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Question of the Day: Specific Strings for Specific Sticks

Tuesday, October 16, 2012 /by

TENNIS.com gear editor Justin diFeliciantonio and his technical advisers answer your equipment questions each day. Click here to send in a question of your own.

Hi Justin, I am wondering if some racquets are better suited for specific types of strings? For instance, is there a racquet out there that is just dynamite for gut? Thanks.—Richard Harfst
 
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Thanks for writing in, Richard. But contrary to the premise of your question—and the practice of most manufacturers, which almost always print their racquets with the names of strings recommended “for optimum performance”—I don’t think it’s wise to go about matching strings to racquets tout court.

While certain racquet specifications can influence string selection—for example, sticks with open string patterns typically demand thicker, more durable gauges—a stringbed’s setup should first and foremost accord with the player and her own sense of feel. Indeed, regardless of whether a string has reviewed well, or whether a company recommends it for one of their racquets, if a player doesn’t like the feedback she’s getting, that string is probably not for her.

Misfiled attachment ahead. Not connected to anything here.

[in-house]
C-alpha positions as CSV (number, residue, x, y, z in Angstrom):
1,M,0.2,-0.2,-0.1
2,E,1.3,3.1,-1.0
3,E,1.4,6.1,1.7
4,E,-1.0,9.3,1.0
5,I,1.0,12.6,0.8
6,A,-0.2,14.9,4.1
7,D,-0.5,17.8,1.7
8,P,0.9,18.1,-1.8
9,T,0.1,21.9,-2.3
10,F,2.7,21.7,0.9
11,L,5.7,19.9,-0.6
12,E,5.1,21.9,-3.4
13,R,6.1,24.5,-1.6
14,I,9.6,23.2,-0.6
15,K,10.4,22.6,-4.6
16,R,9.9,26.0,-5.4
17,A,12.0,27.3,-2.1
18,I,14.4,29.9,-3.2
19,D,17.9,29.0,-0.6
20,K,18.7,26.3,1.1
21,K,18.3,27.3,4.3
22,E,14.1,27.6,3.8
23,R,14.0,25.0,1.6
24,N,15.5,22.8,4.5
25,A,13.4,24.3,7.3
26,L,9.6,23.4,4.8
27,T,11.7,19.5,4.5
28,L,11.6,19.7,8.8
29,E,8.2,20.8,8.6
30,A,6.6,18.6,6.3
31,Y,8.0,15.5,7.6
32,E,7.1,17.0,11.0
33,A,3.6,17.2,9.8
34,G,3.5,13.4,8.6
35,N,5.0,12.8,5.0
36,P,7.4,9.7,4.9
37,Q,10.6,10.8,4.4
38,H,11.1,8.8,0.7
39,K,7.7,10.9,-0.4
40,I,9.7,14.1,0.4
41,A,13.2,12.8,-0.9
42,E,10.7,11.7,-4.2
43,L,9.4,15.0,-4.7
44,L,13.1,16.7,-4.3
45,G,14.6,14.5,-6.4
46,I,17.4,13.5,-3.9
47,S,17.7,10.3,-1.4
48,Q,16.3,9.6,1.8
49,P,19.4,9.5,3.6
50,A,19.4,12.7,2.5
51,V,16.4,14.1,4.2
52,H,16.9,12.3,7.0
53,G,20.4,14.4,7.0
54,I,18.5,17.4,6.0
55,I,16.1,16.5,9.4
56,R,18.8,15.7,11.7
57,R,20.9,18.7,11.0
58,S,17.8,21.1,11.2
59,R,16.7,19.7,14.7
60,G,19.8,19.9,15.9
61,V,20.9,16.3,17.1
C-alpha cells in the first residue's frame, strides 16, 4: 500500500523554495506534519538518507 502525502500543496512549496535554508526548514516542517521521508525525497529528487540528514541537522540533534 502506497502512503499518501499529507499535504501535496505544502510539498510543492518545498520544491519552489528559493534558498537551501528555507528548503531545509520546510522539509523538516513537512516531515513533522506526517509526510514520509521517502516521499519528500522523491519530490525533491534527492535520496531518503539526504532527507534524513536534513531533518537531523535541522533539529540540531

Additionally, a player’s choice of string(s) should, ideally, accord with how he or she goes about hitting the ball; beyond a certain threshold of acceptable feel, players should try to tailor their strings to the grips and spins they use, as well as how they go about winning points. In very crude terms, players with more Western, power baseline games usually gravitate toward strings with monofilament constructions (for more rotation on the ball), while those who play more traditional, serve-and-volley or all-court games tend to incorporate gut or high-end multifilaments into their stringbed (for greater touch and energy return, i.e., power).

(Of course, performance considerations aren’t the only reasons to choose a string. Natural gut especially is a good choice for players looking to maintain their tension and/or minimize shock that can lead to injury.)

The upshot here, Richard, is that it’s really impossible to pick out one racquet that’s “dynamite,” as you put it, for natural gut; there are just too many other variables involved. The best thing to do, in my opinion, would be to consult with a certified racquet technician. (To locate a technician near you, check out the USRSA’s stringer search here.) Tell them about your game and needs, and they’ll be able to help you choose a racquet and a string that’s right for you.

(For a more in-depth consideration of natural gut, read “Old Faithful,” an article that appeared in the August 15th edition of Tennis-15-30.)

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